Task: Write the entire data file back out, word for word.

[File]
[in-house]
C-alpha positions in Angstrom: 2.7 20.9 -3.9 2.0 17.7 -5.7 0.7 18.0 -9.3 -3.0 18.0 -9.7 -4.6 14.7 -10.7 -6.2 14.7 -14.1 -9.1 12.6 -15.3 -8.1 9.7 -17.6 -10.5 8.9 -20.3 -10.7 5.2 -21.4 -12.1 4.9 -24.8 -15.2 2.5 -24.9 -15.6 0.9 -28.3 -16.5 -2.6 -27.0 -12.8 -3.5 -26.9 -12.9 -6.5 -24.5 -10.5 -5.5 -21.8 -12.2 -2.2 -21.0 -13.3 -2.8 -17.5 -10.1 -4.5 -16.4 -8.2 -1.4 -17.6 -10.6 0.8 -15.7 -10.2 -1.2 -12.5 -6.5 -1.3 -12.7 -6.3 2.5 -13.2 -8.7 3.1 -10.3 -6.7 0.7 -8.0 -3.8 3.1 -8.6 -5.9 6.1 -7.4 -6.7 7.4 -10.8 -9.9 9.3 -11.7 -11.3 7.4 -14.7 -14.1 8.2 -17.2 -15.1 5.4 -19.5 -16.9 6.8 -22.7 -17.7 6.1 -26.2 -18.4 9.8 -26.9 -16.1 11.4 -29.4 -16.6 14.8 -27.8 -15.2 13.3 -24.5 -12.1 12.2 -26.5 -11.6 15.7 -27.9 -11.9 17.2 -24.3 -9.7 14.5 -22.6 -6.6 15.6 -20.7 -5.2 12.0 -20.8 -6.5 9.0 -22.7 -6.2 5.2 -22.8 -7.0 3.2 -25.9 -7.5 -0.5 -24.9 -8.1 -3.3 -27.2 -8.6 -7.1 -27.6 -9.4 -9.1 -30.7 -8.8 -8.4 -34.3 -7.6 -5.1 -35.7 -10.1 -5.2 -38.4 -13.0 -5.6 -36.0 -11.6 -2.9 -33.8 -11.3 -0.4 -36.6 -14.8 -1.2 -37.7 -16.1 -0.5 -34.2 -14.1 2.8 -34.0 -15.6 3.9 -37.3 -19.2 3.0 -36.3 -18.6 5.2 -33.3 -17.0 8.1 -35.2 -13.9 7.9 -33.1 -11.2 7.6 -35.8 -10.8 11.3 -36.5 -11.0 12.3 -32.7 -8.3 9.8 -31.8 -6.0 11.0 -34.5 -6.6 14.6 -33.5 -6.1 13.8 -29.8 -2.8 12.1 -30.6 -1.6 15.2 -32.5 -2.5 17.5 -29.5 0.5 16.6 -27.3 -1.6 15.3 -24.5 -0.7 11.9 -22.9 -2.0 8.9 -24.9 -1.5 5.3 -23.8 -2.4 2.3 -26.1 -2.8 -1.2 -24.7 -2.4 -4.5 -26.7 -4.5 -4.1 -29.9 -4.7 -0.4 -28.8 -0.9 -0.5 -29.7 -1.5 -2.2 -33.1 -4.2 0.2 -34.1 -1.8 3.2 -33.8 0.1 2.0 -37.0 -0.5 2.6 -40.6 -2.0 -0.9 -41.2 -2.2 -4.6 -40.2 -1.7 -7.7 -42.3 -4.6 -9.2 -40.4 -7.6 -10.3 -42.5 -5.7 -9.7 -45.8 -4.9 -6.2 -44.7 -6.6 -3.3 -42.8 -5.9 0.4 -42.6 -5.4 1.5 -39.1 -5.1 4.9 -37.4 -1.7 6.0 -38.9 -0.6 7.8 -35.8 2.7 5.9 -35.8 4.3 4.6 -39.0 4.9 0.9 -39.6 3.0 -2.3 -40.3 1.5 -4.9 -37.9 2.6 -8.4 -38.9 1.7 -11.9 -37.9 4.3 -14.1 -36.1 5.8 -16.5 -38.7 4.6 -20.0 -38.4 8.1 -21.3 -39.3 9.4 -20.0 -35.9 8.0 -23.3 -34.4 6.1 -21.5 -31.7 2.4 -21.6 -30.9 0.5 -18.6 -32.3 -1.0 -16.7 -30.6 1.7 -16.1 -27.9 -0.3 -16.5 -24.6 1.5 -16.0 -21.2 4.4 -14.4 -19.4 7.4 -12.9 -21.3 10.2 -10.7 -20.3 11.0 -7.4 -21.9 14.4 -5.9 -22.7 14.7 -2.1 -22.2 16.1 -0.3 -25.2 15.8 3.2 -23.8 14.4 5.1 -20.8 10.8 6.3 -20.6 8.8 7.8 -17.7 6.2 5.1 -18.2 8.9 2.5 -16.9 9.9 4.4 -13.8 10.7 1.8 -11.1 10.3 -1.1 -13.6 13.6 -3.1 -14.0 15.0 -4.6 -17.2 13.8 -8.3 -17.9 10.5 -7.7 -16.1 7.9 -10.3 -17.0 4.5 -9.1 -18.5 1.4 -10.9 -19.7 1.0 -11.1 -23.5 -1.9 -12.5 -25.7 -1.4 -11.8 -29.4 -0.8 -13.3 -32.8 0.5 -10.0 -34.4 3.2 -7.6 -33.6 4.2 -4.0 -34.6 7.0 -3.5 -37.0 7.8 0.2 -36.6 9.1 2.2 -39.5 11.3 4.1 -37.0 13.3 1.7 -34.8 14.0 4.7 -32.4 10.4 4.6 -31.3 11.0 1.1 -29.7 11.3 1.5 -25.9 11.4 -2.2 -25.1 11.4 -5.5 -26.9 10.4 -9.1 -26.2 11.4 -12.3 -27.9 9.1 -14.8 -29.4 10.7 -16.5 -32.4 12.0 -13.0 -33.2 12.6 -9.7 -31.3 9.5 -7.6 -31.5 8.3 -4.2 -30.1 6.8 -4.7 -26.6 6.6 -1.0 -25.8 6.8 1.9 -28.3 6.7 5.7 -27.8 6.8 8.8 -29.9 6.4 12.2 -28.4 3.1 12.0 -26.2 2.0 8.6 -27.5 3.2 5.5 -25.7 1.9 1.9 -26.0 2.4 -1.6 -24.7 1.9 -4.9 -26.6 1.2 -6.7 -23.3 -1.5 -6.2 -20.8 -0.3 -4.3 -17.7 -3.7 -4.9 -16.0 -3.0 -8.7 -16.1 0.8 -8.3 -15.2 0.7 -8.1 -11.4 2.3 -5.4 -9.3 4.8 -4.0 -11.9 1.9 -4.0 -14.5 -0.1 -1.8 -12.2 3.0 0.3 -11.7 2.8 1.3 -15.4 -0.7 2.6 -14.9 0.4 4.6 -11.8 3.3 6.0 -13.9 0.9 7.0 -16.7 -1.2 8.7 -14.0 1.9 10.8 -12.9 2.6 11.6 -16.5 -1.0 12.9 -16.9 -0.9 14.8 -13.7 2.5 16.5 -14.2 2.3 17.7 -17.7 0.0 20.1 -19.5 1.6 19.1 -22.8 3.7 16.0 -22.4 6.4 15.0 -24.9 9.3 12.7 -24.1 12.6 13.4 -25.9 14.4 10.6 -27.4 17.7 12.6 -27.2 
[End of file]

[in-house]
C-alpha positions in Angstrom: 2.7 20.9 -3.9 2.0 17.7 -5.7 0.7 18.0 -9.3 -3.0 18.0 -9.7 -4.6 14.7 -10.7 -6.2 14.7 -14.1 -9.1 12.6 -15.3 -8.1 9.7 -17.6 -10.5 8.9 -20.3 -10.7 5.2 -21.4 -12.1 4.9 -24.8 -15.2 2.5 -24.9 -15.6 0.9 -28.3 -16.5 -2.6 -27.0 -12.8 -3.5 -26.9 -12.9 -6.5 -24.5 -10.5 -5.5 -21.8 -12.2 -2.2 -21.0 -13.3 -2.8 -17.5 -10.1 -4.5 -16.4 -8.2 -1.4 -17.6 -10.6 0.8 -15.7 -10.2 -1.2 -12.5 -6.5 -1.3 -12.7 -6.3 2.5 -13.2 -8.7 3.1 -10.3 -6.7 0.7 -8.0 -3.8 3.1 -8.6 -5.9 6.1 -7.4 -6.7 7.4 -10.8 -9.9 9.3 -11.7 -11.3 7.4 -14.7 -14.1 8.2 -17.2 -15.1 5.4 -19.5 -16.9 6.8 -22.7 -17.7 6.1 -26.2 -18.4 9.8 -26.9 -16.1 11.4 -29.4 -16.6 14.8 -27.8 -15.2 13.3 -24.5 -12.1 12.2 -26.5 -11.6 15.7 -27.9 -11.9 17.2 -24.3 -9.7 14.5 -22.6 -6.6 15.6 -20.7 -5.2 12.0 -20.8 -6.5 9.0 -22.7 -6.2 5.2 -22.8 -7.0 3.2 -25.9 -7.5 -0.5 -24.9 -8.1 -3.3 -27.2 -8.6 -7.1 -27.6 -9.4 -9.1 -30.7 -8.8 -8.4 -34.3 -7.6 -5.1 -35.7 -10.1 -5.2 -38.4 -13.0 -5.6 -36.0 -11.6 -2.9 -33.8 -11.3 -0.4 -36.6 -14.8 -1.2 -37.7 -16.1 -0.5 -34.2 -14.1 2.8 -34.0 -15.6 3.9 -37.3 -19.2 3.0 -36.3 -18.6 5.2 -33.3 -17.0 8.1 -35.2 -13.9 7.9 -33.1 -11.2 7.6 -35.8 -10.8 11.3 -36.5 -11.0 12.3 -32.7 -8.3 9.8 -31.8 -6.0 11.0 -34.5 -6.6 14.6 -33.5 -6.1 13.8 -29.8 -2.8 12.1 -30.6 -1.6 15.2 -32.5 -2.5 17.5 -29.5 0.5 16.6 -27.3 -1.6 15.3 -24.5 -0.7 11.9 -22.9 -2.0 8.9 -24.9 -1.5 5.3 -23.8 -2.4 2.3 -26.1 -2.8 -1.2 -24.7 -2.4 -4.5 -26.7 -4.5 -4.1 -29.9 -4.7 -0.4 -28.8 -0.9 -0.5 -29.7 -1.5 -2.2 -33.1 -4.2 0.2 -34.1 -1.8 3.2 -33.8 0.1 2.0 -37.0 -0.5 2.6 -40.6 -2.0 -0.9 -41.2 -2.2 -4.6 -40.2 -1.7 -7.7 -42.3 -4.6 -9.2 -40.4 -7.6 -10.3 -42.5 -5.7 -9.7 -45.8 -4.9 -6.2 -44.7 -6.6 -3.3 -42.8 -5.9 0.4 -42.6 -5.4 1.5 -39.1 -5.1 4.9 -37.4 -1.7 6.0 -38.9 -0.6 7.8 -35.8 2.7 5.9 -35.8 4.3 4.6 -39.0 4.9 0.9 -39.6 3.0 -2.3 -40.3 1.5 -4.9 -37.9 2.6 -8.4 -38.9 1.7 -11.9 -37.9 4.3 -14.1 -36.1 5.8 -16.5 -38.7 4.6 -20.0 -38.4 8.1 -21.3 -39.3 9.4 -20.0 -35.9 8.0 -23.3 -34.4 6.1 -21.5 -31.7 2.4 -21.6 -30.9 0.5 -18.6 -32.3 -1.0 -16.7 -30.6 1.7 -16.1 -27.9 -0.3 -16.5 -24.6 1.5 -16.0 -21.2 4.4 -14.4 -19.4 7.4 -12.9 -21.3 10.2 -10.7 -20.3 11.0 -7.4 -21.9 14.4 -5.9 -22.7 14.7 -2.1 -22.2 16.1 -0.3 -25.2 15.8 3.2 -23.8 14.4 5.1 -20.8 10.8 6.3 -20.6 8.8 7.8 -17.7 6.2 5.1 -18.2 8.9 2.5 -16.9 9.9 4.4 -13.8 10.7 1.8 -11.1 10.3 -1.1 -13.6 13.6 -3.1 -14.0 15.0 -4.6 -17.2 13.8 -8.3 -17.9 10.5 -7.7 -16.1 7.9 -10.3 -17.0 4.5 -9.1 -18.5 1.4 -10.9 -19.7 1.0 -11.1 -23.5 -1.9 -12.5 -25.7 -1.4 -11.8 -29.4 -0.8 -13.3 -32.8 0.5 -10.0 -34.4 3.2 -7.6 -33.6 4.2 -4.0 -34.6 7.0 -3.5 -37.0 7.8 0.2 -36.6 9.1 2.2 -39.5 11.3 4.1 -37.0 13.3 1.7 -34.8 14.0 4.7 -32.4 10.4 4.6 -31.3 11.0 1.1 -29.7 11.3 1.5 -25.9 11.4 -2.2 -25.1 11.4 -5.5 -26.9 10.4 -9.1 -26.2 11.4 -12.3 -27.9 9.1 -14.8 -29.4 10.7 -16.5 -32.4 12.0 -13.0 -33.2 12.6 -9.7 -31.3 9.5 -7.6 -31.5 8.3 -4.2 -30.1 6.8 -4.7 -26.6 6.6 -1.0 -25.8 6.8 1.9 -28.3 6.7 5.7 -27.8 6.8 8.8 -29.9 6.4 12.2 -28.4 3.1 12.0 -26.2 2.0 8.6 -27.5 3.2 5.5 -25.7 1.9 1.9 -26.0 2.4 -1.6 -24.7 1.9 -4.9 -26.6 1.2 -6.7 -23.3 -1.5 -6.2 -20.8 -0.3 -4.3 -17.7 -3.7 -4.9 -16.0 -3.0 -8.7 -16.1 0.8 -8.3 -15.2 0.7 -8.1 -11.4 2.3 -5.4 -9.3 4.8 -4.0 -11.9 1.9 -4.0 -14.5 -0.1 -1.8 -12.2 3.0 0.3 -11.7 2.8 1.3 -15.4 -0.7 2.6 -14.9 0.4 4.6 -11.8 3.3 6.0 -13.9 0.9 7.0 -16.7 -1.2 8.7 -14.0 1.9 10.8 -12.9 2.6 11.6 -16.5 -1.0 12.9 -16.9 -0.9 14.8 -13.7 2.5 16.5 -14.2 2.3 17.7 -17.7 0.0 20.1 -19.5 1.6 19.1 -22.8 3.7 16.0 -22.4 6.4 15.0 -24.9 9.3 12.7 -24.1 12.6 13.4 -25.9 14.4 10.6 -27.4 17.7 12.6 -27.2 